To enter into Guillermo Gomez-Pena’s theater is to come to terms with the irrationality of the world. For the last 30 years, the Mexican artist has committed himself to stitching absurdities and contradictions together whether they be past or future, indigenous or contemporary, citizen or illegal, white or color, straight or queer, logical or sensible.

“La Nostalgia,” a photo portraiture series which features the performance cadre La Pocha Nostra, remixes swatches of indigeneity and modernity flavored Latinidad. In one portrait, artist James Luna is adorned in a vibrant red zarape, feathered headdress, beaded accessories and futuristic wide-brim sunglasses, standing alongside a topless Gomez-Pena in a traditional embroidered corte skirt. These are portraits that demand to be studied and savored. Gomez-Pena’s visions of Latinidad are surrealist, bleary, balmy interpretations of the Latinidad’s muddled racial and ethnic history. Gomez tends to use the iconographic as material — traditional Mexican anythings — like saturated images of native peoples, Hollywood depictions of modern Mexico, Latino sentimentality, cowboy regalia and the body itself. His masterpiece with Coco Fusco, “The Couple In The Cage,” — which catapulted Gomez-Pena and Fusco into art world titans — toured two never-before-seen pre-Colombian natives touring the Western world. Peering into “The Cage” offered a preliminary sketch of the body of work Gomez-Pena’s clownish iconoclasm was yet to conjure.

Gomez-Pena, who is 62 years old, is still ever as impish, committed to a stitch work of assumed opposites. His newest work, titled “The Most (un)Documented Artists,” stopped at UC Riverside Artsblock, as part of the Mundos Alternos exhibit. The performance began with a militaristic lining up of the audience by performer Saul Garcia Lopez, who wore nothing but a black mask, black apron and heels. Lopez took people inside one-by-one at first, then lined people up under a random criteria that left the audience in anticipation. The allure coiled for a moment, engendering the possibility for Artsblock to transform into a bathhouse; what waited was something more serene and tender. Balitronica Gomez of La Pocha Nostra was dressed as a nun, offering a washing of the feet as an offering for “the dreamers,” the eleven million undocumented immigrants in the United States. Audience members waited for their feet to be washed, or to watch the profane ritual.

Those chosen by Lopez were seated on a small altar where they viewed a video examining the fragility of the of the US-Mexico border itself. This opening act set up for Gomez-Pena’s main act. After a few opening remarks by curator Kathryn Poindexter and a long registry of Gomez-Pena’s pseudonyms, the titan appeared, carrying a sense of regality and humility that made him endearing. He was dressed in a t-shirt that read “policia,” paired with a long black skirt wedged tightly by a embroidered belt.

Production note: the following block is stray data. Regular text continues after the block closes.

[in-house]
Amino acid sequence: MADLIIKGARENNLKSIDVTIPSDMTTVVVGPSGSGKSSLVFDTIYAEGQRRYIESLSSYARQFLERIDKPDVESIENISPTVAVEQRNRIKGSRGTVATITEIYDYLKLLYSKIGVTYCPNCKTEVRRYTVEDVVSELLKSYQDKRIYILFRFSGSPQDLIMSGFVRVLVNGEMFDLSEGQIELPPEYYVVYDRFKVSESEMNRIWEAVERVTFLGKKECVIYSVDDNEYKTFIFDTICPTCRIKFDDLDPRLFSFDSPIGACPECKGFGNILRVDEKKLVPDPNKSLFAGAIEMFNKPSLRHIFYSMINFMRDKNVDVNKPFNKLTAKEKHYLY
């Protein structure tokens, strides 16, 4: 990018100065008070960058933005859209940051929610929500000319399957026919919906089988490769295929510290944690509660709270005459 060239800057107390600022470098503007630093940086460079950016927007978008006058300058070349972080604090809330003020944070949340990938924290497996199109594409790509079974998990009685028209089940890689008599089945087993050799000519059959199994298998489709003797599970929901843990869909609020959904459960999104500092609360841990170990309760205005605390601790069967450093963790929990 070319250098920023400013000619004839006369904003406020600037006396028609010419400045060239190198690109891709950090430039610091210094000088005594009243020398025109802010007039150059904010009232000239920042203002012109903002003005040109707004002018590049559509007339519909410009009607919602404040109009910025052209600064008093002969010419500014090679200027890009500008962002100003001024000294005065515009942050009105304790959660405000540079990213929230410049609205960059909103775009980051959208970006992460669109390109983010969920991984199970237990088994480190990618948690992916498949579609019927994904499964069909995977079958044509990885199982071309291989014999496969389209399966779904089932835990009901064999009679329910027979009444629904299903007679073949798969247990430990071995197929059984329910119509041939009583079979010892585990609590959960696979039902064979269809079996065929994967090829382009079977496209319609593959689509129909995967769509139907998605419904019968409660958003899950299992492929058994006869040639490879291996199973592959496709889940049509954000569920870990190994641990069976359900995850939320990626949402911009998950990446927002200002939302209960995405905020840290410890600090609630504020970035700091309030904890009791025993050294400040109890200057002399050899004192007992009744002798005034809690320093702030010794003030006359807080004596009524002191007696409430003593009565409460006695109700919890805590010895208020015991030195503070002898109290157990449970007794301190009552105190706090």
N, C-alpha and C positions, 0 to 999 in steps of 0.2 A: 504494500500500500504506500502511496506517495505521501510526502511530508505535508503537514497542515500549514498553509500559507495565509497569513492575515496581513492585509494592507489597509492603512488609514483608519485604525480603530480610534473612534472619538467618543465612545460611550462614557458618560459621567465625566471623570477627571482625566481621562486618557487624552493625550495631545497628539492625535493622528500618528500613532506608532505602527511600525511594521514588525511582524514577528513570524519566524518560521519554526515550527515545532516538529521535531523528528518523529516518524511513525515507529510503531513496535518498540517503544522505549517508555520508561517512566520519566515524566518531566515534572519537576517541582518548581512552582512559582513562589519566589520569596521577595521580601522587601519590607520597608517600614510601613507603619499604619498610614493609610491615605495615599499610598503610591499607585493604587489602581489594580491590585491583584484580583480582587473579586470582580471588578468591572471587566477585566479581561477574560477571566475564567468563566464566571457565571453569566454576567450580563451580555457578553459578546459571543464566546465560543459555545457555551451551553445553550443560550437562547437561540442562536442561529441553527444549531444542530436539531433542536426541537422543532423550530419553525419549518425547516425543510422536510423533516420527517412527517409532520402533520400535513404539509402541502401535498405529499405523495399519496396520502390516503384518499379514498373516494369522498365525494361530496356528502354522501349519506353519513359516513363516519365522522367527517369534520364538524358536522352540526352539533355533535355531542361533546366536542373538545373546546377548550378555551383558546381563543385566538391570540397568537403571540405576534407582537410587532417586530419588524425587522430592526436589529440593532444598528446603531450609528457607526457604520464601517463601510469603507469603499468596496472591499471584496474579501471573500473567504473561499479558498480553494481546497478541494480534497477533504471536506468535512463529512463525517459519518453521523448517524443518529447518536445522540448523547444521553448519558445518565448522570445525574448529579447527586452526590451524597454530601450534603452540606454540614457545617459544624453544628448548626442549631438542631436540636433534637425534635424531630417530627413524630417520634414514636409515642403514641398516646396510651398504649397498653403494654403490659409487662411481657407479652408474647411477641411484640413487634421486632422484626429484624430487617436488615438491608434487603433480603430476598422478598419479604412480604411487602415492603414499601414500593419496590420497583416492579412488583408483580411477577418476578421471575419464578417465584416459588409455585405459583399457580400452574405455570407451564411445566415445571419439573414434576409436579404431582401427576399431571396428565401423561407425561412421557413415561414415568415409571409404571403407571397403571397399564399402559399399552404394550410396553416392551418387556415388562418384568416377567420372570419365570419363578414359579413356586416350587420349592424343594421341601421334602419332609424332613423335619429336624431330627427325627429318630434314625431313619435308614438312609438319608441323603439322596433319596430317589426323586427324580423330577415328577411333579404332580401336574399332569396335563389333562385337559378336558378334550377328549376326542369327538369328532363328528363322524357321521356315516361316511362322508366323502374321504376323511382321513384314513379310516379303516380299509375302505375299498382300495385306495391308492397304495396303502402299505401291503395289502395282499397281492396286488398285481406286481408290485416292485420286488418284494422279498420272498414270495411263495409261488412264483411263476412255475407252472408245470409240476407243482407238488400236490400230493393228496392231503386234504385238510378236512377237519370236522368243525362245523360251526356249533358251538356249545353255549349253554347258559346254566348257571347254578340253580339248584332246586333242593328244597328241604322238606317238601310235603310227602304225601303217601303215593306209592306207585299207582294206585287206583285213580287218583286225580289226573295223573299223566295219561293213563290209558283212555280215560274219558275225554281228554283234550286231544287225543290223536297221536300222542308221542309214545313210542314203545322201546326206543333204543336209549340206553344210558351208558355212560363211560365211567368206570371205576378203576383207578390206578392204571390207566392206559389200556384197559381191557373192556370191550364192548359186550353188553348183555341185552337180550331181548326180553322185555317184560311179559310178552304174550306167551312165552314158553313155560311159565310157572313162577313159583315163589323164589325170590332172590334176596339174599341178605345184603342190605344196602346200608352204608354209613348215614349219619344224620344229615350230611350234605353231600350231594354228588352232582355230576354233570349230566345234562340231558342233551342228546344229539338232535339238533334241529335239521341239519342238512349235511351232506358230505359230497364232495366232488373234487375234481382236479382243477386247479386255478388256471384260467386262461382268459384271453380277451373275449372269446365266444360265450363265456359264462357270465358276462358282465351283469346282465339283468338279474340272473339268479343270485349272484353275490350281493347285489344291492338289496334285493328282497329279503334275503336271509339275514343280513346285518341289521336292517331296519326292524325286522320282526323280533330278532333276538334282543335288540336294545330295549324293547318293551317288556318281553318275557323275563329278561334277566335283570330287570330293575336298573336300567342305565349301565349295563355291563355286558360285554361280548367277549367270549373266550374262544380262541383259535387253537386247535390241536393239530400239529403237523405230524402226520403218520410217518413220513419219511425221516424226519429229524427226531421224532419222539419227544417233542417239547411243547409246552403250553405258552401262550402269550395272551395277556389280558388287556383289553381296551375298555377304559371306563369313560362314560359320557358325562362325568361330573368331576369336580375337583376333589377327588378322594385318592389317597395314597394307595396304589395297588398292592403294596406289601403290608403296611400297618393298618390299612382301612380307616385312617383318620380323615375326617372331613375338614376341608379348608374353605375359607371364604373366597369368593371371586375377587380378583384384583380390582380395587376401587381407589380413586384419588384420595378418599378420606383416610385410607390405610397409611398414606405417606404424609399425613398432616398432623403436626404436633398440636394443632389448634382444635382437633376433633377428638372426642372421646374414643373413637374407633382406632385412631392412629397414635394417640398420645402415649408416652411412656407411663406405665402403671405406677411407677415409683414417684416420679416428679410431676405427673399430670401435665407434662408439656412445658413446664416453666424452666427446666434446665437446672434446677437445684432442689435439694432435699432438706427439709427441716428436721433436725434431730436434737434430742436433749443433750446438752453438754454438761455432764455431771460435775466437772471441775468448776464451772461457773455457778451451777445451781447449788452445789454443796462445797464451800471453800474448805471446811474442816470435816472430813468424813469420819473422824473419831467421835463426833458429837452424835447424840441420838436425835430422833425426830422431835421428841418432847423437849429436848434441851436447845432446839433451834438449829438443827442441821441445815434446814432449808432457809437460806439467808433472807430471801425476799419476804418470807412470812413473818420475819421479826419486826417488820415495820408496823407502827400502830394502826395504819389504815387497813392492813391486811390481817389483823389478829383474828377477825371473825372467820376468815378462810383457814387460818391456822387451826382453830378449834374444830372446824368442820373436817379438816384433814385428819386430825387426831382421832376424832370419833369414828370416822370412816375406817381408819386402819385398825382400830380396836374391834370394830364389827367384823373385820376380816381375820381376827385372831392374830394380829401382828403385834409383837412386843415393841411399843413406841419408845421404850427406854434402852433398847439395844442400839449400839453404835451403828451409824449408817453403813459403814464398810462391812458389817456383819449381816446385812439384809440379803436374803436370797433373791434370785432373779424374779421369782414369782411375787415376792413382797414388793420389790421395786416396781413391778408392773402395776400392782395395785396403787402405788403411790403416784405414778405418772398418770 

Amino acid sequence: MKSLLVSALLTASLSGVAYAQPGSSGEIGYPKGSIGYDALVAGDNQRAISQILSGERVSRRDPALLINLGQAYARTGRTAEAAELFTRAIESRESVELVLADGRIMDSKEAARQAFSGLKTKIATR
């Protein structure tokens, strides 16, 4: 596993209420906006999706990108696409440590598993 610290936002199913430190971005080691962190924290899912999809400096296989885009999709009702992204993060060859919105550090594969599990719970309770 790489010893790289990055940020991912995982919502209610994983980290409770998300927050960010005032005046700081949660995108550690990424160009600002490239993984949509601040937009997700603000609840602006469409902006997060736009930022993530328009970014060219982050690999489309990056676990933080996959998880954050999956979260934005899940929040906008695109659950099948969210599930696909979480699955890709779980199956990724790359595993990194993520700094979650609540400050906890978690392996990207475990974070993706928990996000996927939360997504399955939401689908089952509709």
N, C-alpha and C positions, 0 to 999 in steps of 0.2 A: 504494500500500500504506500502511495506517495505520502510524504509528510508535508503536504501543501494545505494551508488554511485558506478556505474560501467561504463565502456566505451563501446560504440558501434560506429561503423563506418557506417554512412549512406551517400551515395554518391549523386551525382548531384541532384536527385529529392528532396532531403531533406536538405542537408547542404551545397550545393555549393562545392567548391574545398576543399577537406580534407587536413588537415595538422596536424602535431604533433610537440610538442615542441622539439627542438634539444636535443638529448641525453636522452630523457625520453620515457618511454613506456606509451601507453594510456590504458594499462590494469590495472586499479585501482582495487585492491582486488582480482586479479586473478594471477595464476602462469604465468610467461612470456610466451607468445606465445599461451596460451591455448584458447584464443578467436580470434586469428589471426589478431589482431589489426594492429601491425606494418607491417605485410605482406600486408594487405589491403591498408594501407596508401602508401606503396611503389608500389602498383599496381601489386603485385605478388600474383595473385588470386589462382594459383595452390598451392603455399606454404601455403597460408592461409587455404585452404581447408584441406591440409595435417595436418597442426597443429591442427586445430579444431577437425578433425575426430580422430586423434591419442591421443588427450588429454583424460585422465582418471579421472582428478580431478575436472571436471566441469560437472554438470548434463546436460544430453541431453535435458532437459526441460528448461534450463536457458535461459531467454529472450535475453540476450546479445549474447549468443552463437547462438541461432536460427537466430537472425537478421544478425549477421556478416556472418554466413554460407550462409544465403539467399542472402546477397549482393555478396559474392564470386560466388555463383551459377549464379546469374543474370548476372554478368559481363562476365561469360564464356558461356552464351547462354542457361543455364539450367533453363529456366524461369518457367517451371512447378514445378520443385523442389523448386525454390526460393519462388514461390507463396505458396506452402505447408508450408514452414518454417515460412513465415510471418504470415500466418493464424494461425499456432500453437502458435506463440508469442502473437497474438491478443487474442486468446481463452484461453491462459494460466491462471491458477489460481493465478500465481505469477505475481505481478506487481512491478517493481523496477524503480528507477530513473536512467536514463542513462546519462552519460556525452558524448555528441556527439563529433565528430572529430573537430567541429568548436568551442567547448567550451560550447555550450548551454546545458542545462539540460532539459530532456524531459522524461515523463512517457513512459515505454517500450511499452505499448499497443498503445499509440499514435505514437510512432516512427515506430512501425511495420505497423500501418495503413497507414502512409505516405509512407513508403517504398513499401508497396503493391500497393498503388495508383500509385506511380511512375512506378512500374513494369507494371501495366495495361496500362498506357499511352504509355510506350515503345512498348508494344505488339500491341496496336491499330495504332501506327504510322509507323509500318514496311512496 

Gomez-Pena ran through a series of text performances where his trickery distorted the languages of casual racism, sexism and colonialism, aided by glitchy pronunciations of humor, neologisms, irony, double-entendre and innuendo. At moments, it mirrored comedy formats of network skit shows. Perhaps the name of the show can be Vato TV.

In one sketch, he returns home to his Macbook “XY-Lion-24,” waiting for his touch after Gomez-Pena’s perilous tour. The two begin to engage in sex where they eventually climax and enter the computer’s motherboard. Gomez’s computer dirty talk is nothing but lewdly hilarious in contrast to the machine’s slow annunciation “g-o! f-or! It! Go-mez!,” a slanted giggle at white American pronunciation of anything slightly tinged in Spanish.

The machine’s slow and restrained annunciation (voiced by Gomez) kept at bay a source of pure emotion underneath its mechanic shell. In one moment he tells the machine, “You’re in the process of Mexicanization.” It’s a climax which causes the computer to freeze and forces it be rebooted. The computer begins to make white noise reminiscent of Daffy Duck, to which Gomez-Pena responds, “That’s what English sounded to me in the beginning.” It’s as if his cyber romance was nothing but his own holographic musings. his isolation just a toy to entertain. It’s reminiscent of the cyber erotica “Her,” where protagonist Theodore Twombly (Joaquin Phoenix) is devastated by his AI lover’s global polyamorous affairs. Often in science fiction films like “Her,” the future is built on the internal isolation of the protagonist that is color blind to the racial and gendered dynamics that shape the film. Gomez-Pena’s loneliness is not that of schmaltzy pity but rather a dirty joke shared among the many persona’s of Gomez-Pena.

Gomez-Pena’s future is a future that oscillates between the utopian and dystopian. It’s skyline is garrish, vast, rapid, intrepid, jarring and wacky, almost nihilistic. At the same time, he’s too entrenched between an optimism that confluences his slippery and evanescent collages of history, Latinidad and clunky cybernetics. Upon leaving the performance, in his world, there was a collective uncertainty whether the monologue was for the audience or if it was just a glitch in Gomez-Pena’s wired mind.